It is equally important, the feeling that they have about themselves when they do the movement. I love PyLadies. I think it is a wonderful system. I think lots of other systems are wonderful too, to be fair, but Palladia is, it's a really well worked out system. If I have a message to you out of this interoceptive thing, it is the feeling of people doing the exercise is as important as whether the outer form is perfect or not and in fact, if you get too focused on the perfection of the outer form and lose the feeling of the inner sense, I think your clients lose thereby because we live in a culture that is taking people away from the intraceptive feelings of their body, discounting them. Making sure that I have an ad that, oh, if you only you got this drug or this hair coloring or this car, your intraceptive feelings would be much better. That kind of subversion two, which we're all subject today, takes us away from the genuine feeling of our bodies. Polato has such a potential to bring us back into the feeling of being ourselves, a feeling that would have been natural to us certainly 20,000 years ago, even 5,000 years ago when we started going up with our sides to cut down the crops and maybe even when we had a job in a factory, but now that we are attached to our screens at precisely 30 centimeters away from our eyes, one of the things that does is take away some of these proprialceptive bets.

One of them, just a really easy one, is take your thumbs and put your thumbs in under your skull. You have to kind of sneak your thumbs in under your skull and not against the back of it, but up under the bottom of it. And now whether your eyes are closed or open doesn't make any difference. Just look left. Look right, look left, look right. Do you feel those muscles changing tone onto your thumbs? If you don't, your thumbs are in the wrong place.

If your thumbs are close to touching and in under your skull, you will feel the oculomotor reflex. It's a proprioceptive reflex that as you move your eyes, it moves these muscles in your neck as it moves these muscles in your neck. It prepares your spine for the movement that you need. Next, however, I don't know what happened to you, but when I was six I went to school. They put me out a little metal desk and a little metal chair and I sat down little metal desk and somebody said, Tom and I went, yeah, and lost that connection between my eyes and my neck and my spine. That's proprialceptive when at eight I struck out for the third time on the baseball team that happens at our noon recess in my little school in Maine when I was growing up, the feeling inside as I came around striking out for the third time and saw my team captains are rolling his eyes. There it goes. Meyer's striking out again, my whole intraceptive feeling inside the emotional feeling associated with that movement became very strong and I abandoned movement for my body.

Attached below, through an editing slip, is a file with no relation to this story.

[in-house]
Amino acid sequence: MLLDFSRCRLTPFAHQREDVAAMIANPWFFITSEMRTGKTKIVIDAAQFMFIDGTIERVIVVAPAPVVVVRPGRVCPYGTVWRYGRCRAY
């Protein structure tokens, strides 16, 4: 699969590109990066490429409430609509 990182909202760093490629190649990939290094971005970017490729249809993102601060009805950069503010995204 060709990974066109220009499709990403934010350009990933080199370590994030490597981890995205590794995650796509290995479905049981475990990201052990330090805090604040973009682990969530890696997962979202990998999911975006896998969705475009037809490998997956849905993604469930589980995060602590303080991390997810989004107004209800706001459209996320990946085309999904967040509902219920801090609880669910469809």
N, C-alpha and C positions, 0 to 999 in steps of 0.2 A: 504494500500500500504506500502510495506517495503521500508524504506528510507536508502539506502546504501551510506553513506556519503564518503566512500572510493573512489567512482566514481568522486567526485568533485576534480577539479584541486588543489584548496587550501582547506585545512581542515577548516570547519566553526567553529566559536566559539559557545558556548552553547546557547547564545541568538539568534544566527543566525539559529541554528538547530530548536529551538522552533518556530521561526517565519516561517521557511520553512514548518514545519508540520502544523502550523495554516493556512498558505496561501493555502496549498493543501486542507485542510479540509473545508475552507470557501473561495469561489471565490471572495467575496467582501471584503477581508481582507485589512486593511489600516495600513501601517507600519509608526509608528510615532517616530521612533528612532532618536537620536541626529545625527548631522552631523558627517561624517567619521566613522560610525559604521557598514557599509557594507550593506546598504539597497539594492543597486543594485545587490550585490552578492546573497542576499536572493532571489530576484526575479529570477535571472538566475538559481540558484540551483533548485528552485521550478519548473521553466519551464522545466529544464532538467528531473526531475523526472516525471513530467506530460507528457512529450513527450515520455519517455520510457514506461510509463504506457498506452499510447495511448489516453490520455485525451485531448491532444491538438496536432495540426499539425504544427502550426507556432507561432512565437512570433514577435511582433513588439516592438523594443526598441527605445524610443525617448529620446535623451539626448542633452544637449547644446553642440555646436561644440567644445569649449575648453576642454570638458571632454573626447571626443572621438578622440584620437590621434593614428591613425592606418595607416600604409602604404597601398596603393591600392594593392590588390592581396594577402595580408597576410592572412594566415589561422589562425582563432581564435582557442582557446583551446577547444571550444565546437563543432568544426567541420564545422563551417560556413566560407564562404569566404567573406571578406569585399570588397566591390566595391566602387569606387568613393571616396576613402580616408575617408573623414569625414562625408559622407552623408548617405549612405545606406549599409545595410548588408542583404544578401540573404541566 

I just said, okay, you play the physical games and I will play the mental games and we'll see who comes out on top. Do you feel the anger in that you feel the defiance or the going back against defeat? Good for me for coming back against a feat, but I lost my body for the next 15 years or so. If I hadn't run into this old lady named Ida Ralph and gotten started on the body work business, I might still be, I don't know, a businessman in Boston or something like that. Without that interoceptive feeling. It was such a boon to my emotionality, such a boon to my life with my body to reconnect with that intraceptive self and I just think that's such a great value in Peloton and too bad if it gets about being about doing the emotion proprioceptively perfectly, but intraceptive Lee in a very impoverished way better I think to not worry too much about the proprialceptive perfection and to really pay attention to how movement soothes the savage beast inside there is a lot more to the nervous system.

This kind of intraceptive numbness has been implicated in anxiety, depression, irritable bowel syndrome, and a number of other what we call stress related diseases, fibromyalgia and various things on that score. I don't know whether that will be born out or not. Generally speaking, stress is implicated in 99% of all disease, so is how much of this is the real connection? I don't know, but I sure know from my years as being a body worker. The more you can get people centered inside themselves, the more the movement that comes outside themselves will be integrated, effective and it will feel like it's theirs rather than imposed from outside. So that's my little message to the Polonius community. I know that many of you are doing this already. Um, so maybe I'm speaking to something that has already passed, but I hope you will be able to use this information, uh, in your practice and that it's been helpful to you. Thank you